From the early morbidity intrinsic to Selye’s model of stress, to the late effects of autonomic dysregulation, and pathologic vagal dominance, the potential and real health effects of trauma are clear. Unfortunately, the trauma necessary to place the individual at risk may be as subtle as adverse childhood experiences. Felitti et al, (1998) found a strong graded relationship between the breadth of exposure to abuse or family dysfunction during childhood and multiple risk factors for several of the leading causes of death in adults (Felitti, et al, 1998). Adult diseases that were endemic in those who had experienced childhood abuse or family dysfunction included ischemic heart disease, cancer, chronic lung disease, skeletal fractures, obesity and liver disease. Additional diseases attributable to risk exposure and behavior included sexually transmitted disease, alcoholism, drug abuse, depression and suicide. This study is particularly disturbing in that it shows that the "trauma" of childhood in these high-morbidity cases was often as indirect as living with family members who were mentally ill or substance abusers. The sensitivity and vulnerability of the developing child to a loss of nurturing and safe boundary structure, and the adverse effects of this loss throughout life on emotional and physical health appear to be frighteningly clear.


We have presented a model of altered brain function precipitated by a traumatic event whose completion or resolution was truncated or aborted by lack of spontaneous resolution of a freeze/immobility response, a phenomenon closely allied to the clinical psychological state of dissociation. In addition to the arbitrary psychiatric diagnosis of PTSD, this state is associated with a complex set of somatic pathologic events characterized by cyclical autonomic dysregulation, and an evolving state of vagal dominance involving primarily the dorsal vagal nucleus. The sympathetic portion of this cyclical physiologic complex primarily involves vasoconstriction, with dystrophic and ischemic regional changes, especially in regions of the body that have been subject to dissociation due to their residual representation of sensory messages of threat stored in procedural memory. The experimental model of kindling is intrinsic to the self-perpetuation of this pathologic process, driven by internal cues derived from unresolved procedural memory of threat, and enhanced by endorphinergic mechanisms inherent to both the initial response to threat, and to subsequent freeze/dissociation.

In this context, a variety of chronic diseases are postulated to represent late somatic expressions of traumatic stress. These diseases are of remarkably varied expression, but with a common thread of autonomic cyclical instability, frequently subtle vasoconstrictive/ischemic features, and usually pain. They are generally distinct from those diseases frequently attributed to stress, although these "stress-related" diseases often occur simultaneously and are definitely also more frequent in the adult population of those persons who have experienced trauma.

This model rejects the concept that the terms "somatization", "conversion", "hysterical", "psychological", or "psychosomatic" have any viable meaning in the definition of a symptom complex or disease state. It places all of these terms in a pathologic somatic context associated with subtle, but definable and objective clinical findings and manifestations of disease. It moves beyond the concept of mind/body medicine to the concept of a mind/brain/body continuum.

By attempting to isolate psychosomatic disease processes into a distinct category, we are ignoring perhaps the major cause for the group of diseases that members of the healing professions probably understand the least, and treat the most ineffectively – chronic diseases of unknown cause. Many of these diseases are due to impairment of regulation, rather than due to the invasion of microbes, toxins or other extrinsic agents. As such, they present a unique opportunity for those practitioners, researchers and teachers in the area of applied psychophysiology and biofeedback who have dealt with concepts of self-regulation and healing for the past 40 years. If one accepts the concepts of myofascial pain, visceral dysfunction, chronic pain and systemic diseases such as fibromyalgia presented above, it quickly becomes apparent that biofeedback practitioners have been treating symptoms and conditions primarily driven by past trauma in most of their patients. Not surprisingly, their techniques have often been more effective than polypharmacy and many medical/surgical techniques. Application of advanced techniques such as cerebral regulation through neurofeedback and autonomic regulation through control of heart rate variability (HRV) may have profound implications for healing trauma by providing a unique means of access to the conditioned autonomic responses that drive the trauma reflex.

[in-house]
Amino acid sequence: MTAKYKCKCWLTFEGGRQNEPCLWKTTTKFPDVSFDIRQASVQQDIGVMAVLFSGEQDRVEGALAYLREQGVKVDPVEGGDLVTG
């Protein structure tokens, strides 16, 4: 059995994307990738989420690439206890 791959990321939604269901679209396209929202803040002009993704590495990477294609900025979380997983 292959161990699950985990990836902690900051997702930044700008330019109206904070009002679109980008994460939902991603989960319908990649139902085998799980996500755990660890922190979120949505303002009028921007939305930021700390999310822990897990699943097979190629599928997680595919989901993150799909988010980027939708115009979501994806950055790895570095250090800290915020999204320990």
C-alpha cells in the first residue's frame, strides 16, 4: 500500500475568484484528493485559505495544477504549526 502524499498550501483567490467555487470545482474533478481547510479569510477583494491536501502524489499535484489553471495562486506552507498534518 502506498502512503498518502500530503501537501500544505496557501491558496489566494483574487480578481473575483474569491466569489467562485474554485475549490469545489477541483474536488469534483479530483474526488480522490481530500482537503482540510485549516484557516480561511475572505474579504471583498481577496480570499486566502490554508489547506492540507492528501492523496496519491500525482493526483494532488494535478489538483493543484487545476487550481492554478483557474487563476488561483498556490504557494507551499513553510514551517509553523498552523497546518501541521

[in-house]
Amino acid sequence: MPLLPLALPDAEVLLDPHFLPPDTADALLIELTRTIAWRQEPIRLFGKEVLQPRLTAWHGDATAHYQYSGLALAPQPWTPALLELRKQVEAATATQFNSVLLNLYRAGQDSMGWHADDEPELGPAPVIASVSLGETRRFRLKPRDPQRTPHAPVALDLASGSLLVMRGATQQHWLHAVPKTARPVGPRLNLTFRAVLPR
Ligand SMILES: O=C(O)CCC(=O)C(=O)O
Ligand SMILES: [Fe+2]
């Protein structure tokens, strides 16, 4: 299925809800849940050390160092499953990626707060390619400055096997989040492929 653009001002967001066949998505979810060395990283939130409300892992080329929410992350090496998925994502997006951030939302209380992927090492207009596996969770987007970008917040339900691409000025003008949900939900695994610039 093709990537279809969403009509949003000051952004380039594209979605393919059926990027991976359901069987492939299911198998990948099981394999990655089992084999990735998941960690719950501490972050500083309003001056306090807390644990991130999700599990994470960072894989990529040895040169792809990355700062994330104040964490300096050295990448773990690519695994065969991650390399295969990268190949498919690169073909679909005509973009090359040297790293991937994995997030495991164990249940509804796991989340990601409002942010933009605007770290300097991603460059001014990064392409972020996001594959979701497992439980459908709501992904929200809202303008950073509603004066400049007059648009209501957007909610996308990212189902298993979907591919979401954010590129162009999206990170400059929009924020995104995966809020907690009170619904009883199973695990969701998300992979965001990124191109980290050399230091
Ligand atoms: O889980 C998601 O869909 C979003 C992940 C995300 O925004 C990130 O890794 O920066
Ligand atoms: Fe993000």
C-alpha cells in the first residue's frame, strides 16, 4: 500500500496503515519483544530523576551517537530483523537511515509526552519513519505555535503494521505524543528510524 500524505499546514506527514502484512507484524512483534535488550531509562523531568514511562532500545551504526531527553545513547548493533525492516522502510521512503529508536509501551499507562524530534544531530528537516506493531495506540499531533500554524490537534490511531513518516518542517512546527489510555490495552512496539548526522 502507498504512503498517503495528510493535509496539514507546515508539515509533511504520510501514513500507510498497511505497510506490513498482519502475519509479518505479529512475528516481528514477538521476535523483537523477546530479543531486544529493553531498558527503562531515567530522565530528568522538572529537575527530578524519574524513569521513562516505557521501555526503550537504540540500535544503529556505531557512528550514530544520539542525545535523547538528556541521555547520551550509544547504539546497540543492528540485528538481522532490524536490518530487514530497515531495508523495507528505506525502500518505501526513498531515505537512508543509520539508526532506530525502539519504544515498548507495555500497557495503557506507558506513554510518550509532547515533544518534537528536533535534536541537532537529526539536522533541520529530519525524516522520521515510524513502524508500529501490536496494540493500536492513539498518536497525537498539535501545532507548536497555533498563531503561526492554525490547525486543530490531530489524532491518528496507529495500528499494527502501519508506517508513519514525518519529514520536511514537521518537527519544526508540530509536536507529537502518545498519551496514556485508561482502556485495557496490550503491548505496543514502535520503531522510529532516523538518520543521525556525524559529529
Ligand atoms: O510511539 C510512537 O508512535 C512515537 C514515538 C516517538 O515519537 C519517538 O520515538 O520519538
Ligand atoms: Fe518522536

Finally, as clinicians, we must look beyond the dysfunctional behavior apparent in many of these patients, to the neurophysiological and autonomic dysregulation that is the source of their symptoms and eventually their disease. Medical science must shed the concept that a symptom not measurable by current technology is "psychological", and therefore invalid. And physicians must reject the pejorative implications of the term somatization, and stop further traumatization of patients by subtly implied rejection.


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This article is based on a Keynote Address presented at the 31st annual meeting of the Association for Applied Psychophysiology and Biofeedback, March 29-April 2, 2000, Denver, CO.

Please address correspondence to:

Robert C. Scaer, M.D.
525 Adams Avenue
Louisville, CO 80027
Phone/FAX: 303-664-5155


Dissociation as a clinical psychiatric condition has been defined primarily in terms of the fragmentation and splitting of the mind, and perception of the self and the body. Its clinical manifestations include altered perceptions and behavior, including derealization, depersonalization, distortions of perception of time, space and body and conversion hysteria. Using examples of animal models, and the clinical features of the whiplash syndrome, we have developed a model of dissociation linked to the phenomenon of freeze/immobility. Also employing current concepts of the psychobiology of posttraumatic stress disorder (PTSD), we propose a model of PTSD linked to cyclical autonomic dysfunction, triggered and maintained by the laboratory model of kindling, and perpetuated by increasingly profound dorsal vagal tone and endorphinergic reward systems. These physiologic events in turn contribute to the clinical state of dissociation. The resulting autonomic dysregulation is presented as the substrate for a diverse group of chronic diseases of unknown origin.


Autonomic nervous system
RSD (reflex sympathetic dystrophy)